Vector spaces

Definition

A real vector space is a set $X$ endowed with an operation called addition, $X \times X \to X, \qquad (x,y) \mapsto x+y,$ an operation called scalar multiplication, $\R \times X \to X, \qquad (\lambda,x) \mapsto \lambda x,$ an element $\mathbf 0 \in X$ called the zero vector, and for each $x \in X$ an additive inverse $-x \in X$, such that for any elements $x,y,z \in X$ and real numbers $\lambda, \mu \in \R$ the following properties hold:

\begin{align*} &\mathrm{(i)} \quad\; &x + \mathbf 0 &= x, \qquad&\text{(additive identity)}&\\ &\mathrm{(ii)} \quad &x + (-x) &= \mathbf 0, \qquad&\text{(additive inverse)}&\\ &\mathrm{(iii)} \qquad& x + y &= y + x, \qquad&\text{(symmetry)}&\\ &\mathrm{(iv)} \qquad &x+(y + z) &= (x+y) + z, \qquad&\text{(associativity)}&\\ \\ &\mathrm{(v)} \qquad &1 x &= x, \qquad&\text{(multiplicative identity)}&\\ &\mathrm{(vi)} \qquad &\lambda(\mu x) &= (\lambda \mu) x, \qquad&\text{(compatibility)}&\\ \\ &\mathrm{(vii)} \qquad &\lambda(x+y) &= \lambda x + \lambda y, \qquad&\text{(distributivity)}&\\ &\mathrm{(viii)} \qquad &(\lambda + \mu)x &= \lambda x + \mu x, \qquad&\text{(distributivity)}&\\ \end{align*} The elements of $X$ are called vectors. If the field of scalars $\R$ is replaced with $\C$ one obtains instead a complex vector space. 1)

N.b. 1 The notion of a vector space and that of a linear space are identitical.
N.b. 2 The elements of a real vector space need not be real-valued. It is the field of scalars that determines whether a vector space is calld real or complex.

Ex.
• $(\R,+,\cdot)$, the set of real numbers $\R$ endowed with the usual addition and multiplication is a real vector space.
• More generally, Euclidean space $\R^n = \{ (x_1, \ldots, x_n ) \colon x_j \in \R \text{ for } j =1,2, \ldots, n. \}$ endowed with componentwise addition $(x_1, \ldots, x_n) + (y_1, \ldots, y_n) = (x_1 + y_1, \ldots, x_n + y_n)$ and componentwise scalar addition $\lambda (x_1, \ldots, x_n) = (\lambda x_1, \ldots, \lambda x_n)$ is a real vector space for any natural number $n \in \mathbb{N}$.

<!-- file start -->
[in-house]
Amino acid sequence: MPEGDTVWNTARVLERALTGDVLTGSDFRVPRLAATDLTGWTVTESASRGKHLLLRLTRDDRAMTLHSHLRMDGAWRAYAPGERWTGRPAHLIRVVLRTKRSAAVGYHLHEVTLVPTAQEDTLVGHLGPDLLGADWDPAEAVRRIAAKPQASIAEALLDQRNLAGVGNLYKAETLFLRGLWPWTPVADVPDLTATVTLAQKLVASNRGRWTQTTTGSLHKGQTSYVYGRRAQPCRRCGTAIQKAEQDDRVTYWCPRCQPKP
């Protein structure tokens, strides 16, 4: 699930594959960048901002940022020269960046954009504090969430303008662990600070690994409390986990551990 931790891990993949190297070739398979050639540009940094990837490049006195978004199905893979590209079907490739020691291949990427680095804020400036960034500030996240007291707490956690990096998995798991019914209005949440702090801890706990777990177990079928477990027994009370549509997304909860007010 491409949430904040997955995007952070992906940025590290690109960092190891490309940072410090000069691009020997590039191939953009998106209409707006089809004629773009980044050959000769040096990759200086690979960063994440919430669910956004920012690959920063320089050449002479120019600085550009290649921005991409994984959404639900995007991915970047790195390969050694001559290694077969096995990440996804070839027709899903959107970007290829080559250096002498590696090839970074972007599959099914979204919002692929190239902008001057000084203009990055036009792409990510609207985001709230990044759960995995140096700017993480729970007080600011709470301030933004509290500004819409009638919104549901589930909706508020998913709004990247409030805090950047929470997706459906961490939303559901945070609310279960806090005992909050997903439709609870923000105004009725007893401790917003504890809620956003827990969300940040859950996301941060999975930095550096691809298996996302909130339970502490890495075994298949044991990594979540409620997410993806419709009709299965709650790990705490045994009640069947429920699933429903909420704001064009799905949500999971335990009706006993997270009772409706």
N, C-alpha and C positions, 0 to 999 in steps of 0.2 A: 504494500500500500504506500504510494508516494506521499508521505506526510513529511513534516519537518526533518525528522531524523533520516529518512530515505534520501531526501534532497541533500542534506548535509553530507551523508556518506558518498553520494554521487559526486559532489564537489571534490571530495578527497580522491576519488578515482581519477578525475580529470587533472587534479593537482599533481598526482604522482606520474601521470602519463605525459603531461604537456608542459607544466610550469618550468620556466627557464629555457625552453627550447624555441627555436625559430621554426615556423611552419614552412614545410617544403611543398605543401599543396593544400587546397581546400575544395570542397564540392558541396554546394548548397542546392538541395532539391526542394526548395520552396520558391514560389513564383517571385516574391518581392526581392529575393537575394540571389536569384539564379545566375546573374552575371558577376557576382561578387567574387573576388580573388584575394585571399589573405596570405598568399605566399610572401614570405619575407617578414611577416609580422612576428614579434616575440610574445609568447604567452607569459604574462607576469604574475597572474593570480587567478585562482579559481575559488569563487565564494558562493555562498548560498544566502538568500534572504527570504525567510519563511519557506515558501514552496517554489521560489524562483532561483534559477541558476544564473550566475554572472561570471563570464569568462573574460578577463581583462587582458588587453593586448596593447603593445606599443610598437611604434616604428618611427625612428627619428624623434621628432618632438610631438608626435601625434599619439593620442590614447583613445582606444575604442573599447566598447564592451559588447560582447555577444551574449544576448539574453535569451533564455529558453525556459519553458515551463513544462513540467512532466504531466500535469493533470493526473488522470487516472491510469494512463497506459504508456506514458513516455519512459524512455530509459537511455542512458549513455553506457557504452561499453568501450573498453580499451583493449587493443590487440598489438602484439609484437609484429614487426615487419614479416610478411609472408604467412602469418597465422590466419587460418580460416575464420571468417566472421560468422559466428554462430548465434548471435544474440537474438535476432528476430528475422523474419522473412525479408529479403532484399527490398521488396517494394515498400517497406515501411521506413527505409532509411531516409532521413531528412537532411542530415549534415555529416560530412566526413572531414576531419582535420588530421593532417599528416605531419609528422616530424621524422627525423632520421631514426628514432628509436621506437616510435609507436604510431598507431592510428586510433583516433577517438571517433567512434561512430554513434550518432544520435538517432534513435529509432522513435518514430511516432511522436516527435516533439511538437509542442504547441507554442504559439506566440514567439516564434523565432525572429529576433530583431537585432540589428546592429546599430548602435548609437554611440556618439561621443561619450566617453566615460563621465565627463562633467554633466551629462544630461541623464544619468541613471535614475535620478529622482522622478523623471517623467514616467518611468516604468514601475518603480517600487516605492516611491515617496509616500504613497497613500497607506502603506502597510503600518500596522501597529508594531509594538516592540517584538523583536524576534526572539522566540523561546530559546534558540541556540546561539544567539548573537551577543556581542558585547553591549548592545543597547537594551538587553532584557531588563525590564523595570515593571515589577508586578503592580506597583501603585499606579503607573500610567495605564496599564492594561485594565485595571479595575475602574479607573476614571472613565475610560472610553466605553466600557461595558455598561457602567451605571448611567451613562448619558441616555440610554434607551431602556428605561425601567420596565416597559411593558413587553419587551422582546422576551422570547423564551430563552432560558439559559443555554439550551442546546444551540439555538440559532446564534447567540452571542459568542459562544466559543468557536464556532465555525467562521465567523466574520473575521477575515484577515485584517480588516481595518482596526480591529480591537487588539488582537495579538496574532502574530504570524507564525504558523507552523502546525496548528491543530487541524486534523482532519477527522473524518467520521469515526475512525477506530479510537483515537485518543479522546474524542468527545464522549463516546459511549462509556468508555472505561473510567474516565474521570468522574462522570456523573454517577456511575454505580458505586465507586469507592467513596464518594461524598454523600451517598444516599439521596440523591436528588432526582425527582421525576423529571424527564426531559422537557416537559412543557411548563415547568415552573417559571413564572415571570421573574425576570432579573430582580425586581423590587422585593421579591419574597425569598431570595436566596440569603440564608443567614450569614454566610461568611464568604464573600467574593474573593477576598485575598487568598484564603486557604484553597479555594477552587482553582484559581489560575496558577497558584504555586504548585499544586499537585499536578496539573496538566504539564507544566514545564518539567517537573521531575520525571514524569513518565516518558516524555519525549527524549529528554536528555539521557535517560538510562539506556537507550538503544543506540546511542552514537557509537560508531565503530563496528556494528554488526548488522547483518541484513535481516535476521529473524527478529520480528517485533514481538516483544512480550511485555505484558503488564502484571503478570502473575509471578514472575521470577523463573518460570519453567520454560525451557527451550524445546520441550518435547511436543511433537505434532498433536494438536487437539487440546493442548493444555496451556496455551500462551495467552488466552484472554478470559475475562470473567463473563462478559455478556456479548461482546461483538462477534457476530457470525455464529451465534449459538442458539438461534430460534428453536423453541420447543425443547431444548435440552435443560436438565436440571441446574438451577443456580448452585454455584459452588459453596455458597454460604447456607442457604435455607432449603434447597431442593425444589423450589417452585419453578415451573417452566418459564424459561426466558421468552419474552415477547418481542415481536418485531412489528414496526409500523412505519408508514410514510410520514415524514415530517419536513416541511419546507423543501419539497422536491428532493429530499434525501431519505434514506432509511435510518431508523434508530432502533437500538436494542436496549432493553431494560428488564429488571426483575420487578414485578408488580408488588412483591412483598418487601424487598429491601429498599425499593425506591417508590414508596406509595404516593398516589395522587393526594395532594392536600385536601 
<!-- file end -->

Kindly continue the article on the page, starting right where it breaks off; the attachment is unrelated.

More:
• The set of real-valued continuous functions on an interval $I \subset \R$, $C(I,\R) = \{ f\colon I \to \R \text{ such that } f \text{ is continuous}\}$ is a real vector space with the zero function $f \equiv 0$ as additive identity and $-f$ as additive inverse, when one defines

\begin{align} (f + g)(t) &:= f(t) + g(t),\\ (\lambda f)(t) &:= \lambda f(t),\\ (-f)(t) &:= -f(t). \end{align}

• All three examples above can be turned into complex vector spaces by replacing $\R$ with $\C$, i.e., when both the elements in the space and the field of scalars are replaced. These are the spaces $\C, \quad \C^n \quad\text{ and }\quad C(I,\C).$ The same spaces can also be considered as real vector spaces if the field of scalars is kept to be $\R$. Often, however, spaces that involve complex numbers are regarded as complex vector spaces.
• The essential property of a vector space is linearity: any line $\{ (x,y) = (r\cos(\theta), r\sin(\theta)) \in \R^2 \colon \theta = \theta_0 \}$ is a vector space (addition and scalar mulitplication as in $\R^2$), whereas a closed ball $\{ (x,y) = (r\cos(\theta), r\sin(\theta)) \in \R^2 \colon 0 \leq r \leq \beta \}$ is not (adding or scaling vectors might get one out of the space).
1)
It is possible to define a vector space over any field $\mathbb F$, but we shall not use this.